Councils who have run out of Brownfield building sites may be forced to release areas of Green Belt in order to deliver the new homes demanded by the Government.
But only in the last resort.
Bruton Knowles’ Town Planner Paul Barton said the long-awaited government White Paper on future housing requirements had stopped short of downsizing the UK Green Belt.
Paul Barton said: “The Government has admitted that 40 per cent of local authorities don’t have a workable plan to meet demand but it appears backbenchers have gotten cold feet about opening the way for significant development within the Green Belt itself.”
Rather than wholesale changes to the Green Belt, councils will instead be expected to deliver more homes from city centre sites and consider high-rise blocks, as the Government thinks the solution might be to build smaller houses to higher densities - but that does rather assume that people will want to buy them.
Presenting the new White Paper, Communities Secretary Sajid Javid has urged local authorities to provide “honest” figures on the number of homes needed in an area, accusing some of ‘fudging the numbers’.
Paul Barton said authorities would be kept on a tighter rein.
“From November this year, if new home delivery falls below 85 per cent of the council’s housing requirement, authorities will be expected to plan for a 20 per cent buffer on their five-year land supply, if they have not already done so.
If delivery falls below 95 per cent the Local Planning Authority will be will be instructed to produce an action plan setting out the reasons for failing to meet housing need and what action will be taken to address the shortfall, and various other thresholds for 2018, 2019 and 2020.”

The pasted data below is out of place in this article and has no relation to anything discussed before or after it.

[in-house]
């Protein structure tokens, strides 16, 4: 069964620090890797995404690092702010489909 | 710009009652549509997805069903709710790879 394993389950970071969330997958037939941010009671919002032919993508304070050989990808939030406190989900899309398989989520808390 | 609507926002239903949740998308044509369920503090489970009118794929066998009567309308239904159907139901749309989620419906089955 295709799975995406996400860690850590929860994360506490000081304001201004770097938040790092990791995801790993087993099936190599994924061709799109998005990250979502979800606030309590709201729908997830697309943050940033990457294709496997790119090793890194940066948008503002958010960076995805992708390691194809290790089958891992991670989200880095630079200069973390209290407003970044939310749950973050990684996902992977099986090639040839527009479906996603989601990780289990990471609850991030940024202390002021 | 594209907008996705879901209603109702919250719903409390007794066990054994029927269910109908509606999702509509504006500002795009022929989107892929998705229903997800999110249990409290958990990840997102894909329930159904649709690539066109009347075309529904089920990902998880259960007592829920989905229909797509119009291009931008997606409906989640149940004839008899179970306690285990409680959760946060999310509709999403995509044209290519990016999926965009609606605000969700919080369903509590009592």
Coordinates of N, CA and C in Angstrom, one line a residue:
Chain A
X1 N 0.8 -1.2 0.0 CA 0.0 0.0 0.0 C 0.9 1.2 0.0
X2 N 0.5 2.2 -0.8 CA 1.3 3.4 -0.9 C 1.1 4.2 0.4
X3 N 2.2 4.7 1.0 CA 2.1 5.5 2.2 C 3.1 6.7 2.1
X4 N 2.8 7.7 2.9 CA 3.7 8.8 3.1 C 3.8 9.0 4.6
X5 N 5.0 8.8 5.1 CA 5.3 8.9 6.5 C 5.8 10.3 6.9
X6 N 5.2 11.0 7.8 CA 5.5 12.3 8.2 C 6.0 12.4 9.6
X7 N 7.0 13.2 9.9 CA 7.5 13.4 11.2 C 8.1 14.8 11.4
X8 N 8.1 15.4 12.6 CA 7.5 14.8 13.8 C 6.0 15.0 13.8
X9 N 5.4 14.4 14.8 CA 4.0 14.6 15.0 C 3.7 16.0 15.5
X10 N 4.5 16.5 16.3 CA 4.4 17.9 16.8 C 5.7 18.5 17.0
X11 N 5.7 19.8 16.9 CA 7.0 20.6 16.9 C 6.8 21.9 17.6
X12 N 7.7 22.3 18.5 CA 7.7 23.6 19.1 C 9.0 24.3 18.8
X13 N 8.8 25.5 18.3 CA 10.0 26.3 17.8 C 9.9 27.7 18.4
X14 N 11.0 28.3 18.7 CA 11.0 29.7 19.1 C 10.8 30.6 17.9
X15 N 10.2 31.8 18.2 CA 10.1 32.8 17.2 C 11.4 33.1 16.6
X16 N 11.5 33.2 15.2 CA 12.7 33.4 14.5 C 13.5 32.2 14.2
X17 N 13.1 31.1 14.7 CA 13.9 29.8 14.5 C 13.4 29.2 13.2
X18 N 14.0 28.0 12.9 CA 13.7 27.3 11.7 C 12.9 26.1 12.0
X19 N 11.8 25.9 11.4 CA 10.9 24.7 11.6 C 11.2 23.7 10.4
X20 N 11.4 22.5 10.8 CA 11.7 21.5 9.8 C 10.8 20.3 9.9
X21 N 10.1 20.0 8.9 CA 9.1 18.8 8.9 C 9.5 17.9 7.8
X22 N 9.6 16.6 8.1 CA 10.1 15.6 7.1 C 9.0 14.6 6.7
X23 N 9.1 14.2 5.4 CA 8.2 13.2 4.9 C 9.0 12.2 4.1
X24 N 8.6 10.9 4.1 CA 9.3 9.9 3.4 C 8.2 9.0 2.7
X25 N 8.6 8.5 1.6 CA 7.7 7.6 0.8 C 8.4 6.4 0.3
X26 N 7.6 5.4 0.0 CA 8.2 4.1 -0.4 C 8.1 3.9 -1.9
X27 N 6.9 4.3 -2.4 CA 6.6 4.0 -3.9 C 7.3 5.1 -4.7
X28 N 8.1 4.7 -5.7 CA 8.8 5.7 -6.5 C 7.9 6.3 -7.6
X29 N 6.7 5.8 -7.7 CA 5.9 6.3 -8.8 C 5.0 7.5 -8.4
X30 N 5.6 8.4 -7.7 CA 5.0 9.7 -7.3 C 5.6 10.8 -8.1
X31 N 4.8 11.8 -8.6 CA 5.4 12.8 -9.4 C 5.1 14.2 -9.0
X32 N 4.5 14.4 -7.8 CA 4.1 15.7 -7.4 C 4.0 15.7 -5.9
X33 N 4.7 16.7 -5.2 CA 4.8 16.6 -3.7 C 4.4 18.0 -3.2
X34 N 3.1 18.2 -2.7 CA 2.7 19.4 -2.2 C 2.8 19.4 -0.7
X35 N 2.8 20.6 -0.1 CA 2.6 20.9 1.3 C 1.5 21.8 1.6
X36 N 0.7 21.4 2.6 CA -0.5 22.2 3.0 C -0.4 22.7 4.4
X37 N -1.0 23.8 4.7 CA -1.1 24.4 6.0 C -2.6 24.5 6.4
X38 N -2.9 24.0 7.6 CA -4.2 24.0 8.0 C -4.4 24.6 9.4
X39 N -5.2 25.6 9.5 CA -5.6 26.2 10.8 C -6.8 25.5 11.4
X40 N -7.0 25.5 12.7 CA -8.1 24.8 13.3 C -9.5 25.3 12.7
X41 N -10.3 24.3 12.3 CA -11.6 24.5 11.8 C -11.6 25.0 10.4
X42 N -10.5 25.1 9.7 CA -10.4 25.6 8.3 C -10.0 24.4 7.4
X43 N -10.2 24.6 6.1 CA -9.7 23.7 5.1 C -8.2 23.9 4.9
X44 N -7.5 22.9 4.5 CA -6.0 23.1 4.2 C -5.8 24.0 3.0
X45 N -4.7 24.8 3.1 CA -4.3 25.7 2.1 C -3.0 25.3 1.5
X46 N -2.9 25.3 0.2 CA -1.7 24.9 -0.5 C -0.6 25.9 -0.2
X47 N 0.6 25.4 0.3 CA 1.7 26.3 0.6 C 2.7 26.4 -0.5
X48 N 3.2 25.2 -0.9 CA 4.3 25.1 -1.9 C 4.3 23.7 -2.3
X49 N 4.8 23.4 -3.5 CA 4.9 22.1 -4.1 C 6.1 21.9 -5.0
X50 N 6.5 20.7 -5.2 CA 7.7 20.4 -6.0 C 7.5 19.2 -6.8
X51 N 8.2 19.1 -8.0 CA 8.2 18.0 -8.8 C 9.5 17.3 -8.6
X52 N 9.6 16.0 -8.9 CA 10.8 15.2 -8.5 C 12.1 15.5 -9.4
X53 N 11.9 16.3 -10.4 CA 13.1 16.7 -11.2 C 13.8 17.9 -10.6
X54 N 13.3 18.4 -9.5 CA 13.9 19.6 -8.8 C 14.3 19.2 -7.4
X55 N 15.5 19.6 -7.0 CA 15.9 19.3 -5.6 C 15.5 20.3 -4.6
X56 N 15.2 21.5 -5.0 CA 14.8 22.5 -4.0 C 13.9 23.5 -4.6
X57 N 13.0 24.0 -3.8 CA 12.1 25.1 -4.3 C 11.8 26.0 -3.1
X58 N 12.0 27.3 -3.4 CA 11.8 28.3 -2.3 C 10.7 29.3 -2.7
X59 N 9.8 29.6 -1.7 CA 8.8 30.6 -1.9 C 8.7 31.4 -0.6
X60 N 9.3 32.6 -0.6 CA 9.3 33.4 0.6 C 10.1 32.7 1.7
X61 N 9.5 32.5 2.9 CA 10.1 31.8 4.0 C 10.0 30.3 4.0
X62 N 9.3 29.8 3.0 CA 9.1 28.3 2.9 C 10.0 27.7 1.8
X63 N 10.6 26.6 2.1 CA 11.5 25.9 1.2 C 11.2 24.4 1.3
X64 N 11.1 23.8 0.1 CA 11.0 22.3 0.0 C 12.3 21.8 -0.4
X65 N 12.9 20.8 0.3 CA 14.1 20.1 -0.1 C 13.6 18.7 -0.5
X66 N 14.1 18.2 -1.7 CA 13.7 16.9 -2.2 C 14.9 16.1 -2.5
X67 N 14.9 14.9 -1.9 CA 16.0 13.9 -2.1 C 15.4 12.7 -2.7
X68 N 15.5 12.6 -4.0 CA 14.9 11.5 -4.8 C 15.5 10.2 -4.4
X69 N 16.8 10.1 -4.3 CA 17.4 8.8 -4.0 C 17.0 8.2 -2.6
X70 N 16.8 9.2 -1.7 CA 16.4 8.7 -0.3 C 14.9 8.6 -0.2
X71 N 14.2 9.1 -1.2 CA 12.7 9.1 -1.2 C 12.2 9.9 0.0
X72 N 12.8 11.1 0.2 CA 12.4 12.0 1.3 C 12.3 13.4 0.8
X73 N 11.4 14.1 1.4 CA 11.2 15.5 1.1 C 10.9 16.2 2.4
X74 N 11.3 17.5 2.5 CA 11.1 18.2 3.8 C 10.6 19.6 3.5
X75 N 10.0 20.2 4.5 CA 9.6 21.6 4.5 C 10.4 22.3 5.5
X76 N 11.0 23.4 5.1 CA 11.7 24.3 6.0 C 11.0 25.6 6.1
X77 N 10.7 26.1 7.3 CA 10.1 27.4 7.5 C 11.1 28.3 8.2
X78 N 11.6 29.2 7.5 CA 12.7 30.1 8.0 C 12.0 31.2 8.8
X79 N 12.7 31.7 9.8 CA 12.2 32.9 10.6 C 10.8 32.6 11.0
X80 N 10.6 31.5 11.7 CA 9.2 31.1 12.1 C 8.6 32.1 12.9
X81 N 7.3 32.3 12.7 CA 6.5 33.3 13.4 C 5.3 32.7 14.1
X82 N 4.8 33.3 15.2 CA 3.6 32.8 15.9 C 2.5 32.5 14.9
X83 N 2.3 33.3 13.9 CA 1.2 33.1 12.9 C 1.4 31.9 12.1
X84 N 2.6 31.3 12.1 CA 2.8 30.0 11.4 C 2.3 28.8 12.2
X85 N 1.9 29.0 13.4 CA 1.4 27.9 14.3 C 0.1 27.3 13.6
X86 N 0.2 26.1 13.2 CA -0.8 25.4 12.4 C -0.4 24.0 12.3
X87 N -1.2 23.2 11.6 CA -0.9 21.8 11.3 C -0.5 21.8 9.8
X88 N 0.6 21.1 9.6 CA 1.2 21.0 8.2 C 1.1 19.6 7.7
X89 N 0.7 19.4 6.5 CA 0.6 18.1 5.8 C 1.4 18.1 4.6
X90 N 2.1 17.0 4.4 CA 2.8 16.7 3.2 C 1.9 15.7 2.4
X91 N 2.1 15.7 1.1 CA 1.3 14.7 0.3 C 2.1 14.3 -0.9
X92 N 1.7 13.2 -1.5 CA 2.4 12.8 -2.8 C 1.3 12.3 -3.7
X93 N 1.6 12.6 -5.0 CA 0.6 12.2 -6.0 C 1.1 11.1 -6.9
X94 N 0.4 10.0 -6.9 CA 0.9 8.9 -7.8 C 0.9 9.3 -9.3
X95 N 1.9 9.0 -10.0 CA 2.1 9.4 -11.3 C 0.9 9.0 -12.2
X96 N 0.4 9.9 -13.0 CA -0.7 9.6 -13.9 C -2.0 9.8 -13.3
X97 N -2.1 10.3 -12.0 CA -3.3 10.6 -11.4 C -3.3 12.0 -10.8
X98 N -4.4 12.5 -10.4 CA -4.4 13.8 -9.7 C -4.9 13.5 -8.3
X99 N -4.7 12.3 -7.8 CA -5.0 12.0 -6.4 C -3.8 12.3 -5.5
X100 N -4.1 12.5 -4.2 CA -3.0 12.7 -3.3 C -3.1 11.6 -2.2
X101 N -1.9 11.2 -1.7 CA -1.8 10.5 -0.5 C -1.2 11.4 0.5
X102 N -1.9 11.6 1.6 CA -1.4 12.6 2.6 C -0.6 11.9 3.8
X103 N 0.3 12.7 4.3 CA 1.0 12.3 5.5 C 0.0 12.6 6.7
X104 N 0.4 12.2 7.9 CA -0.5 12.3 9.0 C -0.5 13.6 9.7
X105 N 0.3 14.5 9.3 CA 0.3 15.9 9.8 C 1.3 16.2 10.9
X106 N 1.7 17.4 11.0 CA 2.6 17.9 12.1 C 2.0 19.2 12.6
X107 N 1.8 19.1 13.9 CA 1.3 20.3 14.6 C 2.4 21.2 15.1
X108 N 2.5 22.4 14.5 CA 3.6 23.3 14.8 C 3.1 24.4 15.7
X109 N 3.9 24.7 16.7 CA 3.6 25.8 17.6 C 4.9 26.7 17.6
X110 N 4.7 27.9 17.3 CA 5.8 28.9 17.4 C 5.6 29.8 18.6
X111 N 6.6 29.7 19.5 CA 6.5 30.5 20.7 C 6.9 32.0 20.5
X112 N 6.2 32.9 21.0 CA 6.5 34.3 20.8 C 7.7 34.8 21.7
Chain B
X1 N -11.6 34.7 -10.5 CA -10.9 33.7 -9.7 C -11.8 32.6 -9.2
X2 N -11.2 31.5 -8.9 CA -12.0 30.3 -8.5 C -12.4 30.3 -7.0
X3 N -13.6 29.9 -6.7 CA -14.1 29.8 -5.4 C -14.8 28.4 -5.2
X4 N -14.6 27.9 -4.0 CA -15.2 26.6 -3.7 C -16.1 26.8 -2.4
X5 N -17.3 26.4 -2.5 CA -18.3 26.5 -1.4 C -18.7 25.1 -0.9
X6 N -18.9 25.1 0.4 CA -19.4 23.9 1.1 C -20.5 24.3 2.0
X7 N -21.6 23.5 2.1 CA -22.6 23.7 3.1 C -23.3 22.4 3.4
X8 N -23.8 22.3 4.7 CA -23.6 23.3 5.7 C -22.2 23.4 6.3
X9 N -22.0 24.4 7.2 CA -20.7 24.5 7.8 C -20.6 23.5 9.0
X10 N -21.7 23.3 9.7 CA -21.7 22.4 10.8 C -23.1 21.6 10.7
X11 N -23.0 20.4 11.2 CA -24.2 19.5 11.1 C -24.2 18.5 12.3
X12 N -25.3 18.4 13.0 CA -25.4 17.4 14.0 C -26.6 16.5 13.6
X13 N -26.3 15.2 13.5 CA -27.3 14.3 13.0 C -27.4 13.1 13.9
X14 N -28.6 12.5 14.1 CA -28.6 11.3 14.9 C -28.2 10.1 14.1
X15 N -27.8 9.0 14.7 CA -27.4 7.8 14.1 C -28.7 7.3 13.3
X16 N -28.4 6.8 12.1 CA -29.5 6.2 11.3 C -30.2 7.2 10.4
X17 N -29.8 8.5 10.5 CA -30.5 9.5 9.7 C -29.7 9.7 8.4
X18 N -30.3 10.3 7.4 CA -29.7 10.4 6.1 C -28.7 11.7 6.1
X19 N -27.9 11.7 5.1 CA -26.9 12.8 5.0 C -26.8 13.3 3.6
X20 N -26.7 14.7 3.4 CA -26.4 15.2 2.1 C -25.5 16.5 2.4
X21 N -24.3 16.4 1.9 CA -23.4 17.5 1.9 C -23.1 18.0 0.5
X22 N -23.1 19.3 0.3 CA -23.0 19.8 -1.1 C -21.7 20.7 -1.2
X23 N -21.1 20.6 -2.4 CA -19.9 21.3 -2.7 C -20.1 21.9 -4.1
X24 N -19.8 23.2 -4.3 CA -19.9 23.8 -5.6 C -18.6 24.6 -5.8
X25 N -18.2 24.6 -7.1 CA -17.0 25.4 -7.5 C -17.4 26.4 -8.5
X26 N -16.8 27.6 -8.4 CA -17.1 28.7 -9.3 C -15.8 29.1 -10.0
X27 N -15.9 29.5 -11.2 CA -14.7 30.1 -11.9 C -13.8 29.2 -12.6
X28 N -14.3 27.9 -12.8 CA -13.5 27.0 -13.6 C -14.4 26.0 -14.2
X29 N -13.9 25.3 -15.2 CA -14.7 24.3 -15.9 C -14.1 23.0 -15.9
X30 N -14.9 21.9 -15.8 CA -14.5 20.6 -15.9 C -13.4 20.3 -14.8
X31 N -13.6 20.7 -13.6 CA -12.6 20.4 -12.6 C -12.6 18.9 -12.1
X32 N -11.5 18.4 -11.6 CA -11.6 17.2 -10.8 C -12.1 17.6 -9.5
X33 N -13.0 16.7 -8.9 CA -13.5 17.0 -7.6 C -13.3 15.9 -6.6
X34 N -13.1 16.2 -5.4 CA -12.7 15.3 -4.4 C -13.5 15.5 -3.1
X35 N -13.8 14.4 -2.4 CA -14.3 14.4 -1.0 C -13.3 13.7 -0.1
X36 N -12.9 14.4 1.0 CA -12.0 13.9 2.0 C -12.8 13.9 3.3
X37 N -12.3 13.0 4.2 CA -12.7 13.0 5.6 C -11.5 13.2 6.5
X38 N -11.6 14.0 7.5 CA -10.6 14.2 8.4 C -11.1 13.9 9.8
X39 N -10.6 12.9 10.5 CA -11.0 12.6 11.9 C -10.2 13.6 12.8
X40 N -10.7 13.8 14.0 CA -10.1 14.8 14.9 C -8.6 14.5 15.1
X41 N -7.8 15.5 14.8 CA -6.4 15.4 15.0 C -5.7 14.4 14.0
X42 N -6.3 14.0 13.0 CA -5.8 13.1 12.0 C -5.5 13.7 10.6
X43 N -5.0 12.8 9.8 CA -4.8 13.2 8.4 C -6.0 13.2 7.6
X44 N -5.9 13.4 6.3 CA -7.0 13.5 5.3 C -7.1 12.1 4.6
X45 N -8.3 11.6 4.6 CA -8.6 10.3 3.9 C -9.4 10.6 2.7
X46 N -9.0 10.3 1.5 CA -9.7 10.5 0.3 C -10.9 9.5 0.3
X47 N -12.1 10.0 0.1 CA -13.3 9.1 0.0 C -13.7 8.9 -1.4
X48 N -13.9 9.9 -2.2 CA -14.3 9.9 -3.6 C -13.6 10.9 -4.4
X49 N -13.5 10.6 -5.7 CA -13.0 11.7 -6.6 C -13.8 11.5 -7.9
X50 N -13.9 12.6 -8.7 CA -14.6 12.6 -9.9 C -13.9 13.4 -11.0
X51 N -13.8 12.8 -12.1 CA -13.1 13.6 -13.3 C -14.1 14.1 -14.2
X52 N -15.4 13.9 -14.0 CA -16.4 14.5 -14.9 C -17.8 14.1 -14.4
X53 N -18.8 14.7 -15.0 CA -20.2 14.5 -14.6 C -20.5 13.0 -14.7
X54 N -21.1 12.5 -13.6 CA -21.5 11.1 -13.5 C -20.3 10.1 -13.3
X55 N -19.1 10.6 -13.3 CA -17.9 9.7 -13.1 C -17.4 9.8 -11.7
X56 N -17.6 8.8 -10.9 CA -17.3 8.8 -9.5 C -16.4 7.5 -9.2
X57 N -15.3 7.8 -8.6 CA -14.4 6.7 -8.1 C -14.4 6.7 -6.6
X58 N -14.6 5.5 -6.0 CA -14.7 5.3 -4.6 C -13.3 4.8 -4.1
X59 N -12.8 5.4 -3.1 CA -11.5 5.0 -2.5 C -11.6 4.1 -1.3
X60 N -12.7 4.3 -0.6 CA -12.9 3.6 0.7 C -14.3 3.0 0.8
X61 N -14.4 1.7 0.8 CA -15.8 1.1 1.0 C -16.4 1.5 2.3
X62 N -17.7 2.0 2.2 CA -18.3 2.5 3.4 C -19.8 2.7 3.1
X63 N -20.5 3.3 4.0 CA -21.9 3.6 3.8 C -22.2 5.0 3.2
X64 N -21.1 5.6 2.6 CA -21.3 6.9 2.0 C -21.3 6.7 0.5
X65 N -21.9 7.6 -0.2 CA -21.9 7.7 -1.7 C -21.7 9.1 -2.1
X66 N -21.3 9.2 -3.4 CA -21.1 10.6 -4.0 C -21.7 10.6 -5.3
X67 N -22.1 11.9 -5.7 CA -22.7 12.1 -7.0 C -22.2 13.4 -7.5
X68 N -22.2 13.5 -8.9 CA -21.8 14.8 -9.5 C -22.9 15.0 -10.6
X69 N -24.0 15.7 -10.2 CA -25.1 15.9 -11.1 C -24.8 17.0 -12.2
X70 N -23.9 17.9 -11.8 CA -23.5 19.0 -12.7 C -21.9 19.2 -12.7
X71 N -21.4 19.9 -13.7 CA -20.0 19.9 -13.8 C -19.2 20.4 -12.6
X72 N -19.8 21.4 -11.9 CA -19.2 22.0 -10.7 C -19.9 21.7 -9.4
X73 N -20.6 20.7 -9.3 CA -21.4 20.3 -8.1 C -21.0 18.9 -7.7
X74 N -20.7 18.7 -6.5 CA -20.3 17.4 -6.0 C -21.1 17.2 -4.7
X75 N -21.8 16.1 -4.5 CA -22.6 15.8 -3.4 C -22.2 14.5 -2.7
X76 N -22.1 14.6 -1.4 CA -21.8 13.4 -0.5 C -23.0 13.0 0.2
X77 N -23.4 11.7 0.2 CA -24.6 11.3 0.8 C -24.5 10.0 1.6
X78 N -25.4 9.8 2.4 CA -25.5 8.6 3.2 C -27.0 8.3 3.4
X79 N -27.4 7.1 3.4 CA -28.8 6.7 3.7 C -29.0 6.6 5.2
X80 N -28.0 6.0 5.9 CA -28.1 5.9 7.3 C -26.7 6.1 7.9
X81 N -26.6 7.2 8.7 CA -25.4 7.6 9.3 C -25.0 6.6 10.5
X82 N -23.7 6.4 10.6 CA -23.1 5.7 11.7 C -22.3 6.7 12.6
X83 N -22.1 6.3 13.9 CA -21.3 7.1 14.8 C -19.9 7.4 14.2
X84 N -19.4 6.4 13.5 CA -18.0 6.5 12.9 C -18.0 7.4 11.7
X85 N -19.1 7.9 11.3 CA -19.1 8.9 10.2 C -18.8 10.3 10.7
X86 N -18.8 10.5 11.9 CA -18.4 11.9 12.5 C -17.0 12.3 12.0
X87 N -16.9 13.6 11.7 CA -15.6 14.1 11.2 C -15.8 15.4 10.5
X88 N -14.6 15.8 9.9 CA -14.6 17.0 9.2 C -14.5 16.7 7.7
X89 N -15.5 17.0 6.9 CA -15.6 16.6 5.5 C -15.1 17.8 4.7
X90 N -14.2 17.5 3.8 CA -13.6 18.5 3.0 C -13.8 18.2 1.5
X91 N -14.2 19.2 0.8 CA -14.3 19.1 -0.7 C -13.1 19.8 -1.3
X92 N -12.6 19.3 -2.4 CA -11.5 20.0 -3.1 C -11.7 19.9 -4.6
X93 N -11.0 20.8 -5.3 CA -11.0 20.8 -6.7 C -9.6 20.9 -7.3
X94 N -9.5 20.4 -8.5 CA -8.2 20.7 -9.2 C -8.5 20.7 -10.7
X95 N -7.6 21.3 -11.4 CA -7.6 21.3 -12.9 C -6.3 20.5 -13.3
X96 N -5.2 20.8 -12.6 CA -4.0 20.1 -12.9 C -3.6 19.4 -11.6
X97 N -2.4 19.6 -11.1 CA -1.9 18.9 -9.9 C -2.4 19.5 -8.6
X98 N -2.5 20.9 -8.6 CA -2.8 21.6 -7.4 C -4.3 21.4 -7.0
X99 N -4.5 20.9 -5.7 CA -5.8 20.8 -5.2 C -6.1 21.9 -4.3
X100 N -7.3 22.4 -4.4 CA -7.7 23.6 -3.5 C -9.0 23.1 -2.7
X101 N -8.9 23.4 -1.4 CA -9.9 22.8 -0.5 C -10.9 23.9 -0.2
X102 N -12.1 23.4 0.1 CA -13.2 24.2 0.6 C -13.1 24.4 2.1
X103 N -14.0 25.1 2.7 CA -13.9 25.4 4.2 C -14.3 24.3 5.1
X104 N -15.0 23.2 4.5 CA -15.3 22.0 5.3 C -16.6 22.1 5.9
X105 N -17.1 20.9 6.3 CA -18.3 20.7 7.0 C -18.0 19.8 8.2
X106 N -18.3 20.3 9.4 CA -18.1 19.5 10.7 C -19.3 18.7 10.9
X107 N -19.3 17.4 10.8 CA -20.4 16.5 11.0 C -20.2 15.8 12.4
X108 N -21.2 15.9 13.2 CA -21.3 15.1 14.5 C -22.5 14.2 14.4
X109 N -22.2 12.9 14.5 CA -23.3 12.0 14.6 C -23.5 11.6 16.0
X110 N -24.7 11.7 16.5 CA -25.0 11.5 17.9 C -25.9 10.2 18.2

He went on: “There will be new powers to set up New Town Development Corporations to deliver garden communities and authorities will be encouraged to use compulsory purchase powers for delayed housing sites.
“In addition, the Homes and Communities Agency will be relaunched as Homes England, with a view to get more homes for communities across all housing tenures, put in infrastructure to unlock housing capacity and attract small builders and new players to diversify the market on a sustainable basis.”
There is a move away from Starter Homes to instead provide a minimum 10 per cent of affordable homes set a local level, and the starter home discount term will move from 5 years to 15.
But Paul Barton felt more could have been done to deliver new houses, if, as the Government puts it, the Housing system is broken.
“We had been expecting some fairly significant reforms to free up previously protected land and an overhaul of a countryside protection policy introduced in the 1930s.
“Our fear is that the Government’s ‘tweaks’ will have little impact on housing waiting lists or be any use to the thousands of people trying to get on to the property ladder in the near future at least.
“As before, councils will be allowed to take land out of the Green Belt but only in circumstances where overwhelming housing need has been demonstrated. But this stops well short of the campaign on NIMBYism which many commentators had forecast.”
It is of note that Neighbourhood Plan steering groups will have the right to obtain a housing requirement figure from the local planning authority in order they allocate housing within the plan, and that further funding will be provided for such groups from 2018 to 2020.
The Department for Communities and Local Government will also introduce new measures to encourage older people to downsize in a bid to help free up larger properties which are currently under-occupied.